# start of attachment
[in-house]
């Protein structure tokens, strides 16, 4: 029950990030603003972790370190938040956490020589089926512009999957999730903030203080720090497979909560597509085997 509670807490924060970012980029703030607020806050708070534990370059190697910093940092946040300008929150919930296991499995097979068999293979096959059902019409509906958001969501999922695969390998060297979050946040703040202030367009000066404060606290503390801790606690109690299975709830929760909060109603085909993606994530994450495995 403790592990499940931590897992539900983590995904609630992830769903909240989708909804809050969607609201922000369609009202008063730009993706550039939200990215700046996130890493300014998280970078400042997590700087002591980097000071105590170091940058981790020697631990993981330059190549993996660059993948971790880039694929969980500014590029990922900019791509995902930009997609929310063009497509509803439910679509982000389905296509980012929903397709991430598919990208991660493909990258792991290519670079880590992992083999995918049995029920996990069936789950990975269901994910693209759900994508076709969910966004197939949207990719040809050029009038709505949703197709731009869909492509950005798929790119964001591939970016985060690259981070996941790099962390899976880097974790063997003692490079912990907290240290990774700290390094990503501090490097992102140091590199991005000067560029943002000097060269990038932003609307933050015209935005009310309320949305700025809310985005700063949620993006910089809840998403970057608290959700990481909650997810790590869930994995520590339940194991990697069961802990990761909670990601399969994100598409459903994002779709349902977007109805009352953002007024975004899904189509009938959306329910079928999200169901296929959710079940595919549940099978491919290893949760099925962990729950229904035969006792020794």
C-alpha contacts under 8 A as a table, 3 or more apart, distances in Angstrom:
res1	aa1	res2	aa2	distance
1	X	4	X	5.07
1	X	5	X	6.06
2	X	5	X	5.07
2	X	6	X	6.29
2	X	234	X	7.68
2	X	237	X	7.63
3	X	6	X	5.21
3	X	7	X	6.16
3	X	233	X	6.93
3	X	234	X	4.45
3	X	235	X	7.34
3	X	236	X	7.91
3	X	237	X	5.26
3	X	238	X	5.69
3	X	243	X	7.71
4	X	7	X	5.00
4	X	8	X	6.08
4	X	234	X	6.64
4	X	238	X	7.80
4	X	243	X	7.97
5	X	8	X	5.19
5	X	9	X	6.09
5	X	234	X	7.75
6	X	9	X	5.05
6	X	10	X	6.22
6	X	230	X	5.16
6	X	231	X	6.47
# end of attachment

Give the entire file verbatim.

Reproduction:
[in-house]
């Protein structure tokens, strides 16, 4: 029950990030603003972790370190938040956490020589089926512009999957999730903030203080720090497979909560597509085997 509670807490924060970012980029703030607020806050708070534990370059190697910093940092946040300008929150919930296991499995097979068999293979096959059902019409509906958001969501999922695969390998060297979050946040703040202030367009000066404060606290503390801790606690109690299975709830929760909060109603085909993606994530994450495995 403790592990499940931590897992539900983590995904609630992830769903909240989708909804809050969607609201922000369609009202008063730009993706550039939200990215700046996130890493300014998280970078400042997590700087002591980097000071105590170091940058981790020697631990993981330059190549993996660059993948971790880039694929969980500014590029990922900019791509995902930009997609929310063009497509509803439910679509982000389905296509980012929903397709991430598919990208991660493909990258792991290519670079880590992992083999995918049995029920996990069936789950990975269901994910693209759900994508076709969910966004197939949207990719040809050029009038709505949703197709731009869909492509950005798929790119964001591939970016985060690259981070996941790099962390899976880097974790063997003692490079912990907290240290990774700290390094990503501090490097992102140091590199991005000067560029943002000097060269990038932003609307933050015209935005009310309320949305700025809310985005700063949620993006910089809840998403970057608290959700990481909650997810790590869930994995520590339940194991990697069961802990990761909670990601399969994100598409459903994002779709349902977007109805009352953002007024975004899904189509009938959306329910079928999200169901296929959710079940595919549940099978491919290893949760099925962990729950229904035969006792020794």
C-alpha contacts under 8 A as a table, 3 or more apart, distances in Angstrom:
res1	aa1	res2	aa2	distance
1	X	4	X	5.07
1	X	5	X	6.06
2	X	5	X	5.07
2	X	6	X	6.29
2	X	234	X	7.68
2	X	237	X	7.63
3	X	6	X	5.21
3	X	7	X	6.16
3	X	233	X	6.93
3	X	234	X	4.45
3	X	235	X	7.34
3	X	236	X	7.91
3	X	237	X	5.26
3	X	238	X	5.69
3	X	243	X	7.71
4	X	7	X	5.00
4	X	8	X	6.08
4	X	234	X	6.64
4	X	238	X	7.80
4	X	243	X	7.97
5	X	8	X	5.19
5	X	9	X	6.09
5	X	234	X	7.75
6	X	9	X	5.05
6	X	10	X	6.22
6	X	230	X	5.16
6	X	231	X	6.47